Come to the aid of embattled, despised minority...


October 12, 1991|By THEO LIPPMAN JR.

I LIKE TO come to the aid of embattled, despised minority groups. So here's a word in defense of men, especially men senators.

First the indictment: Rep. Pat Schroeder said, "the boys don't really get it on this issue. They really don't understand what sexual harassment is, and it's not important to them." Sen. Barbara Mikulski said, "the U.S. Senate appears not to take the charge of sexual harassment seriously." Rep. Nancy Pelosi said, "They are men. They can't possibly know what it is like to receive verbal harassment."

Are these women serious? Do they really believe that the Senate cannot do its duty to women because it has 98 men and only two women?

If that were true, we would have a real self-government problem, since few women ever become senators. Or try to. Eight ran as major party nominees in 1990, and that was a record high. Only six women have ever been elected to the Senate.

There's an old political saying, "If you can't stand the heat, stay out of the kitchen." The corollary is, "If you stay out of the kitchen, don't complain about the cooking." I believe women politicians who believe that male senators can't deal with their issues fairly and wisely have an obligation to run themselves or to support only other women candidates.

They don't do that more often, I believe, because they are generally satisfied with the job men senators do. Women get their way as voters. Men senators are sensitive to women's issues. It was a 98-man Senate that passed the Civil Rights Bill, with its Title VII outlawing of sexual discrimination in the first place, back in 1964.

(And, by the way, it was a white male Supreme Court justice who wrote for himself, seven other male justices and one female justice the opinion that greatly expanded the 1964 law to equate unwelcome sexual advances, even when there is neither coercion or economic loss, with unlawful discrimination.)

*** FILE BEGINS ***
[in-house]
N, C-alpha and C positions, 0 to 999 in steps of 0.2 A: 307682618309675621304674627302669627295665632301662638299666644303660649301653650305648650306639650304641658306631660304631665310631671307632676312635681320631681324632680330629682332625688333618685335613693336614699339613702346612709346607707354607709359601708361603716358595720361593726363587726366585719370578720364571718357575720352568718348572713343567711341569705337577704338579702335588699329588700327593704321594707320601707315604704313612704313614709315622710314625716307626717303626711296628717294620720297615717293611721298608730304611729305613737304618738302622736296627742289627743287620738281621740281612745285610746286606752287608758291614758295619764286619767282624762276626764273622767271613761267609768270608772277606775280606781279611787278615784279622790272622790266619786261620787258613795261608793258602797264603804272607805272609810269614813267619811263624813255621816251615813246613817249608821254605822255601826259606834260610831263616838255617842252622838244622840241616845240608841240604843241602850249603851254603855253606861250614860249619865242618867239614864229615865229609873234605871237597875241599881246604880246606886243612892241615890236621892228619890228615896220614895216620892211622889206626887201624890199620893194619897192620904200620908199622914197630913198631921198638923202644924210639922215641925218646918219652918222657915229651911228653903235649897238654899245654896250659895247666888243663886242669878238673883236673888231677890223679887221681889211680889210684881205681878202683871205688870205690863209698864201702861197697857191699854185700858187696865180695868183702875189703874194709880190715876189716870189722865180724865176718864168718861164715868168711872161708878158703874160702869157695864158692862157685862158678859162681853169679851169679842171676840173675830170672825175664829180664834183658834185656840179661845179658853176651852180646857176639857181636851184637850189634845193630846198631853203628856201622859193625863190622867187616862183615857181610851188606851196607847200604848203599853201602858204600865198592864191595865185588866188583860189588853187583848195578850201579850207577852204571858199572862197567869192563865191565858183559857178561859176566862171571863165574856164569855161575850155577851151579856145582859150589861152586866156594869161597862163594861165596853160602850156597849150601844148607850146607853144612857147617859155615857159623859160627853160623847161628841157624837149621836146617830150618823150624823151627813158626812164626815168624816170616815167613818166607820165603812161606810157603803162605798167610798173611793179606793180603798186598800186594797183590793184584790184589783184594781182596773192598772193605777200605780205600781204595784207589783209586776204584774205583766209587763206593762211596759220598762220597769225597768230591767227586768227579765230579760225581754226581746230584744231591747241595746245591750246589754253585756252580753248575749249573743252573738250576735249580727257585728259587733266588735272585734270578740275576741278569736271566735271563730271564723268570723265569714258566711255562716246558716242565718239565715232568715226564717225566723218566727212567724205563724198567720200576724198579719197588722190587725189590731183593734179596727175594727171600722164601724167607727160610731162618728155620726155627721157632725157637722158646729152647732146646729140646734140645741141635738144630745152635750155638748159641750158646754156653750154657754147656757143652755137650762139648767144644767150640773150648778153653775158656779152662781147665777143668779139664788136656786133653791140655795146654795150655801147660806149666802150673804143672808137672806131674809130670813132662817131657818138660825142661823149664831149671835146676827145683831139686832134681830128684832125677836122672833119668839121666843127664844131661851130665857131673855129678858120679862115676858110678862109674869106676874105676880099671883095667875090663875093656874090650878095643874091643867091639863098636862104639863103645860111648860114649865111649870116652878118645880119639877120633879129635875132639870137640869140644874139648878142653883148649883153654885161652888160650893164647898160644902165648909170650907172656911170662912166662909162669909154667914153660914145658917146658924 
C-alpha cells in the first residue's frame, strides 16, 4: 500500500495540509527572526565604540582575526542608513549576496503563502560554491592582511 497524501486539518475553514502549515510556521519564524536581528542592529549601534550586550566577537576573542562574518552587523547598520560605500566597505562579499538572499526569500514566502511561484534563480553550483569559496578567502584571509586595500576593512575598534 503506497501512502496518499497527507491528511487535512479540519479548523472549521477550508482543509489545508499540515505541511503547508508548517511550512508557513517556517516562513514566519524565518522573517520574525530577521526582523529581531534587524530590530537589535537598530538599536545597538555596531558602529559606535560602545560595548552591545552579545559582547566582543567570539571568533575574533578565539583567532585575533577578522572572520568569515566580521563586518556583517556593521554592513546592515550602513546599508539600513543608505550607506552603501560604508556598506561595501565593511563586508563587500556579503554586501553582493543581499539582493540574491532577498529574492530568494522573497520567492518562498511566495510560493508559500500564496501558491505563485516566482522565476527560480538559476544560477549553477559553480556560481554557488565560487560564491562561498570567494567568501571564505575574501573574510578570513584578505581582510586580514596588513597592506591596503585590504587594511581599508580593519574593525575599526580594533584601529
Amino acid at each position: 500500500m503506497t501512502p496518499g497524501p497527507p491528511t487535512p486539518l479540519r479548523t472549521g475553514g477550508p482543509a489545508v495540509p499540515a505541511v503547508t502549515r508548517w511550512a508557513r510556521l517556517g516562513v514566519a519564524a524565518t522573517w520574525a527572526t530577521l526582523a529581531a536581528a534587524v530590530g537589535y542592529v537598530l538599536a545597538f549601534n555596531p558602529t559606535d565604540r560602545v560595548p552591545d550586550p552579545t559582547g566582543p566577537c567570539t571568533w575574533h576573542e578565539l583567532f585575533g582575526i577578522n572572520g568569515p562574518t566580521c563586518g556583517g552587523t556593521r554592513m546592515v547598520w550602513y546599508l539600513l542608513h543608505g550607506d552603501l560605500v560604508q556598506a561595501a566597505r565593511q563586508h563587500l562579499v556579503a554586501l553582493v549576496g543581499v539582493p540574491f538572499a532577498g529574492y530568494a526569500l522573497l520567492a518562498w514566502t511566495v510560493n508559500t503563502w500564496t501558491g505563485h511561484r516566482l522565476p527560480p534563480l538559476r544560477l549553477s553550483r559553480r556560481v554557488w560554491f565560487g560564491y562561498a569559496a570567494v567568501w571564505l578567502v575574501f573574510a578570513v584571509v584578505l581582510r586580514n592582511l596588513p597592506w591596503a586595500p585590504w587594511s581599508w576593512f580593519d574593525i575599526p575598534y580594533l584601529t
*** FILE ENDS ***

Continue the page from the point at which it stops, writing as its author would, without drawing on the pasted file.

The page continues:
The fact is, men senators can be oversensitive to women. The proof of that was the Senate's unanimous decision last Tuesday to postpone its scheduled vote on the nomination of Judge Clarence Thomas to be a Supreme Court justice.

Several -- eight, maybe more -- male senators who were at that moment ready to vote for Judge Thomas told colleagues they would not because women would think they were insensitive if there were no hearings. A couple were so sensitized that they were prepared to vote against Judge Thomas' nomination on the basis of unsubstantiated charges of sexual harassment. (Surely no women would regard the others, who insisted on proven charges, as evil or sexist. Or would they?)

Final word: You would not know it by reading the choice of women to be quoted in the newspapers (and I read all the best newspapers), but in various tracking polls all week, after the charges against Thomas were made public and debated at length, women who favored his confirmation outnumbered women who opposed it by nearly two to one.

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